Though details are very sketchy, it appears he also played a single NHL game really early in his game. I say appear because not every source credits him for 60 minutes played with the Montreal Canadiens in the 1925-26 season. Those that do agree he surrendered three goals in a loss.
Which game that would have been remains a mystery though. My search suggests Herb Rheaume and Alphonse Lacroix played in the Habs net in the season following the loss of Georges Vezina.
Taugher may have been an emergency replacement. In the 1925-26 season Taugher was playing junior with the Kingston Frontenacs. In fact, Taugher helped Kingston reach the Memorial Cup finals that year.
He signed pro with Hamilton Tigers of the Can-Pro league. Two years later he signed on with the Buffalo Bisons where he starred for 7 seasons. He wound up his career with a season split between Rochester and Cleveland, both of the IHL as well.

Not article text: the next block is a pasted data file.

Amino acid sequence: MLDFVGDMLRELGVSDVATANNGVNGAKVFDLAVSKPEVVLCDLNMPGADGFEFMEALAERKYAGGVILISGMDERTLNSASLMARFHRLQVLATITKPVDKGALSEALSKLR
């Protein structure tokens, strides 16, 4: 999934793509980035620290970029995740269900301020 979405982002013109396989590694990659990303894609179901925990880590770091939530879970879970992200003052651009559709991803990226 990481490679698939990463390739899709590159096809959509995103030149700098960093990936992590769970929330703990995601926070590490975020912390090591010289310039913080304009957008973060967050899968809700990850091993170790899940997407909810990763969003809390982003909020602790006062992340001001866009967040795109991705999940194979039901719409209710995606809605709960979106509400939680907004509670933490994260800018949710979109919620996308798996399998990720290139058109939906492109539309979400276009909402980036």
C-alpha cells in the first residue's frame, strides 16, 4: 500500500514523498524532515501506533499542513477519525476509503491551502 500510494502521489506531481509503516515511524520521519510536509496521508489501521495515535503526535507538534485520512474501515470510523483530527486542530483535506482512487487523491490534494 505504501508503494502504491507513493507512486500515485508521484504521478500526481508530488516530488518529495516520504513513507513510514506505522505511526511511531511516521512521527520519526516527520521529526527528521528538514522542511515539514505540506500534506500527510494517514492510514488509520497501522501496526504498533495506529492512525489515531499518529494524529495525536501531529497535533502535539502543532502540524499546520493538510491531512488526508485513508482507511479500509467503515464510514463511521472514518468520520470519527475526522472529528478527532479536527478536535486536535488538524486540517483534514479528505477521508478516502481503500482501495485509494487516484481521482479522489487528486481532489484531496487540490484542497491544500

Life was not all fun and games for Taugher. He suffered a back injury vs London (IHL) on March 20, 1936 that left him paralyzed. He actually resumed walking in 1942, but his health failed him again in the fall. He required brain surgery. The Society for International Hockey Research suggests the brain injury may have been from an old hockey injury. The Windsor Daily Star newspaper archives suggest it was from a puck to the head some fourteen years earlier.
Whether it was or not remains a mystery to me at this time, but I do know a few months later, on February 25, 1943, Bill Taugher passed away from complications of a brain tumor. Whether the two brain injuries were related or actually one also remains a mystery to me.